Antiquities and Natural Curiosities
Near the place of Shandwicke stands a large obelisk, on the one side of which are cut the figures of different animals, on the other a cross handsomely executed. The former is supposed to be a much older work than the latter; and the tradition is that the stone was erected in memory of a shipwreck suffered opposite to that place, by the Danes when they were wont to infest the northern coast, in which shipwreck three sons of the King of Denmark are said to have perished, and to have been buried where the obelisk stands. Adjoining to it there is a piece of ground, which carries the appearance of a burying-place. The foundation of wall surrounding it remains, and marks of graves, both there and at the chapel, are to be seen, and in digging the ground human bones and skeletons have often been found. As to the particular time of the invasion and shipwreck, nothing is handed down.*

* There are two circumstances which serve to confirm the tradition, and the fact to which it refers; one is that the obelisk already mentioned is commonly called in Gaelic Clach Carraig, i,e, the stone of the rock; the other is that the rock opposite to Shandwicke, where the shipwreck happened is, from that event, known to seafaring people by the name of The King’s Sons. That rock lies not a half mile distant from the shore, and there is a great depth of water on each side of it. It stretches 2 or 3 miles in almost a straight line from E. to W. and is not to be seen at high-water; and this, a few years ago, occasioned the loss of a ship belonging to the Orkney’s bound for Cromarty, which in a fair evening, standing in to near to the shore , struck upon the rock and went down directly, the crew having only time to save themselves by the boat. The top of the mast was seen for several weeks above water.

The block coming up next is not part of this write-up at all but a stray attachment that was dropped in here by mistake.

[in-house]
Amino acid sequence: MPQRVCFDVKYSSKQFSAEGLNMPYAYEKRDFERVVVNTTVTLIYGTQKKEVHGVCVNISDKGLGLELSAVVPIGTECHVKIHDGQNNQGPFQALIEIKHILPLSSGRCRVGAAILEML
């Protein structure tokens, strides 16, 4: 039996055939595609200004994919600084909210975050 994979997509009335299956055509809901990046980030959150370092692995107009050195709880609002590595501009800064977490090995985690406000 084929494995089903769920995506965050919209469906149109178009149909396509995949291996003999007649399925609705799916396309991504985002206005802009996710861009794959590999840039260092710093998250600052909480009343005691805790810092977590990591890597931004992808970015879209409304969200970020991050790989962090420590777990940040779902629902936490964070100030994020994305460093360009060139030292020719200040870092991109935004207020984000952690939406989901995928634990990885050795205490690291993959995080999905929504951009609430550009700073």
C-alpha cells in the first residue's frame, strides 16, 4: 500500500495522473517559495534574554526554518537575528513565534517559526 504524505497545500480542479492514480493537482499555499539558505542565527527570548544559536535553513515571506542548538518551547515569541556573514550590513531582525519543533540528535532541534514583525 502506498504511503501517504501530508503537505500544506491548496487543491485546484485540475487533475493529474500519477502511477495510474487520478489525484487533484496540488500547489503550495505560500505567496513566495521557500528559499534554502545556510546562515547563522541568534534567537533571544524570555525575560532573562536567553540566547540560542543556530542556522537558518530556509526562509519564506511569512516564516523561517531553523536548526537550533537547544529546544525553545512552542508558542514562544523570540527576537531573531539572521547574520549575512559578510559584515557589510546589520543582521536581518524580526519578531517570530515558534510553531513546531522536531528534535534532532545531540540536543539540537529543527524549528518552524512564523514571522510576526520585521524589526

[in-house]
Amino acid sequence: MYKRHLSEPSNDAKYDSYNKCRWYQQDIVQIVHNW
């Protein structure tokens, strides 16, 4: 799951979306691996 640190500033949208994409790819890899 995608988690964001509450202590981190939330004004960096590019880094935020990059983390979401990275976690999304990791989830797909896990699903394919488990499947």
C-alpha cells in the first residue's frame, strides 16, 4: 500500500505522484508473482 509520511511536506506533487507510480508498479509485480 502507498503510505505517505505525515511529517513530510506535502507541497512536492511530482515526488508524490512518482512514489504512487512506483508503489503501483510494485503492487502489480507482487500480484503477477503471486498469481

There was another obelisk in the church-yard of Nigg, said also to have been erected by the Danes. The sculpture upon it is still entire, and is much the same with that of the other monuments left by that people, consisting of figures of animals, and of weapons used either in war or hunting. It stood till about the year 1725, when it was thrown down by a remarkable storm of wind, which at the same time threw down the belfry, and broke the bell of the church. The Rev. Mr Cordiner, who, in his progress through this country had occasion to view the obelisks, has favoured the public with some account of them, and has likewise given plates of them in his useful and entertaining book. Where that range of rocks, which over hang the Murray frith, terminates, at a place called Dunskeath, on a small moat situated above the sea, once stood a fort, of which mention is made by Sir David Dalrymple, in his History of Scotland, vol.1. p. 121, built as far back as the year 1179, by William, surnamed the Lion, King of Scotland. The ditch around the castle, and the entrance to it, may still be observed, but nothing of the wall, or of the stones of which it was built, remains. It was built with a view to suppress disorders in the country, and to disperse and destroy robbers, and other persons, who came to plunder, as may be collected from its name Dunscath, or Dunsea, which is compounded of two Gaelic words, Dun, a “Fort or Castle” and Scath, “Destruction” or “Dispersion”. The farm adjoining to it is still called Castle Craig. In the place Ankerville, a part of the property of Mr Cockburn Ross of Shandwicke, in a bank removed at more than the distantance of a mile from the sea, and raised many feet above its level, there is a stratum of oyster shells of considerabble extent, and above a half foot in depth; they lie about three feet below the surface of the ground, and underneath them there is a stratum of fine sand like that on the sea shore. It is difficult to account for their being there, without supposing the ground to have been some time covered by the sea; and to conceive that, from the elevation of the ground, not only of this but of the neighbouring parishes. In that extensive piece of ground called the Sands of Nigg, and about a foot under surface, there is stratum of different kind of shells, of considerable depth, many boat-loads of which are annually dug up by fishermen of a neighbouring parish, and made by them into lime of a superior quality. It is some time before the pits, from which they are taken, fill up, become solid, which render these sands dangerous, and sometimes fatal to passengers, especially to strangers, some of whom falling into these pits before the tide is thoroughly gone, unhappily lose their lives. In that range of rocks which over-hang the Murray frith, there is a number of natural caves, some of which are so capacious that they could contain from four to six hundred men a-piece, The entrance to them is narrow, but within they widen to a great extent, are of an amazing height, and of a depth which no man would incline to examine. There are drops of water constantly distilling from the upper part of these caves, which, gradually petrifying, make them to appear above like an arch of the finest marble. In these, different birds take up their up their residence, and numbers of pigeons hatch their young in them.